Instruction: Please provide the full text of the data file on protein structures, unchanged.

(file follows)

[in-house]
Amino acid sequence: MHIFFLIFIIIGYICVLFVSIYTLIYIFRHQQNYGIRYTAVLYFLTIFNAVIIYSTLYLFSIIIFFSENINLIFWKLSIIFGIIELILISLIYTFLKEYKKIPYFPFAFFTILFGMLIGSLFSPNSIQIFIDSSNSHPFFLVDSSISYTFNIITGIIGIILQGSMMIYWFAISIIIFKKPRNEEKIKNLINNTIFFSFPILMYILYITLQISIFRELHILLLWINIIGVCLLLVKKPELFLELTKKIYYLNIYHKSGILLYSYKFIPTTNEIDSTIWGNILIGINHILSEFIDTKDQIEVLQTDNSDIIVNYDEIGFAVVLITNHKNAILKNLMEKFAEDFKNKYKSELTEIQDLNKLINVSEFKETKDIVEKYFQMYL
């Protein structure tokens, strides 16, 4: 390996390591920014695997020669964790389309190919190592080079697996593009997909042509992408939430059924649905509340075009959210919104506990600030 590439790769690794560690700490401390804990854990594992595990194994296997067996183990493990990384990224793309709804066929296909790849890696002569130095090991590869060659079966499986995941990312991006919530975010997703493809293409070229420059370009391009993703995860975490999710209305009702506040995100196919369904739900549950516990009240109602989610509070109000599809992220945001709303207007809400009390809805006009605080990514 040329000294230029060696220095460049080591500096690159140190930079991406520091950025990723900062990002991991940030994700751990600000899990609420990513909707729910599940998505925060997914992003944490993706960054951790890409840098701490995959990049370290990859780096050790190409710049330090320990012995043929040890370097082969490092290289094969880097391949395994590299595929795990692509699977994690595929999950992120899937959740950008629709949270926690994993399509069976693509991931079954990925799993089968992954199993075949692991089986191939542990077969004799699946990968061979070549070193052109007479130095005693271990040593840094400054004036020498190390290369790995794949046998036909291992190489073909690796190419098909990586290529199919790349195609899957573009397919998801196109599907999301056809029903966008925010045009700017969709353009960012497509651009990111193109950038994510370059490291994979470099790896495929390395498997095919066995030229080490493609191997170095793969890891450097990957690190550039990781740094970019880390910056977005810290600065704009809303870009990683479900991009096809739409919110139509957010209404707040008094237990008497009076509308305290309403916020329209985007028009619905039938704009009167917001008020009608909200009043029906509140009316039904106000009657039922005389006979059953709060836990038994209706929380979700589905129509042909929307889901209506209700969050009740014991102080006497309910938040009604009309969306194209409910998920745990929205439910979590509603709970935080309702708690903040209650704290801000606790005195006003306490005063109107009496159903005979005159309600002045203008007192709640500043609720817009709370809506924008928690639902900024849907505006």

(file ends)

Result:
[in-house]
Amino acid sequence: MHIFFLIFIIIGYICVLFVSIYTLIYIFRHQQNYGIRYTAVLYFLTIFNAVIIYSTLYLFSIIIFFSENINLIFWKLSIIFGIIELILISLIYTFLKEYKKIPYFPFAFFTILFGMLIGSLFSPNSIQIFIDSSNSHPFFLVDSSISYTFNIITGIIGIILQGSMMIYWFAISIIIFKKPRNEEKIKNLINNTIFFSFPILMYILYITLQISIFRELHILLLWINIIGVCLLLVKKPELFLELTKKIYYLNIYHKSGILLYSYKFIPTTNEIDSTIWGNILIGINHILSEFIDTKDQIEVLQTDNSDIIVNYDEIGFAVVLITNHKNAILKNLMEKFAEDFKNKYKSELTEIQDLNKLINVSEFKETKDIVEKYFQMYL
């Protein structure tokens, strides 16, 4: 390996390591920014695997020669964790389309190919190592080079697996593009997909042509992408939430059924649905509340075009959210919104506990600030 590439790769690794560690700490401390804990854990594992595990194994296997067996183990493990990384990224793309709804066929296909790849890696002569130095090991590869060659079966499986995941990312991006919530975010997703493809293409070229420059370009391009993703995860975490999710209305009702506040995100196919369904739900549950516990009240109602989610509070109000599809992220945001709303207007809400009390809805006009605080990514 040329000294230029060696220095460049080591500096690159140190930079991406520091950025990723900062990002991991940030994700751990600000899990609420990513909707729910599940998505925060997914992003944490993706960054951790890409840098701490995959990049370290990859780096050790190409710049330090320990012995043929040890370097082969490092290289094969880097391949395994590299595929795990692509699977994690595929999950992120899937959740950008629709949270926690994993399509069976693509991931079954990925799993089968992954199993075949692991089986191939542990077969004799699946990968061979070549070193052109007479130095005693271990040593840094400054004036020498190390290369790995794949046998036909291992190489073909690796190419098909990586290529199919790349195609899957573009397919998801196109599907999301056809029903966008925010045009700017969709353009960012497509651009990111193109950038994510370059490291994979470099790896495929390395498997095919066995030229080490493609191997170095793969890891450097990957690190550039990781740094970019880390910056977005810290600065704009809303870009990683479900991009096809739409919110139509957010209404707040008094237990008497009076509308305290309403916020329209985007028009619905039938704009009167917001008020009608909200009043029906509140009316039904106000009657039922005389006979059953709060836990038994209706929380979700589905129509042909929307889901209506209700969050009740014991102080006497309910938040009604009309969306194209409910998920745990929205439910979590509603709970935080309702708690903040209650704290801000606790005195006003306490005063109107009496159903005979005159309600002045203008007192709640500043609720817009709370809506924008928690639902900024849907505006």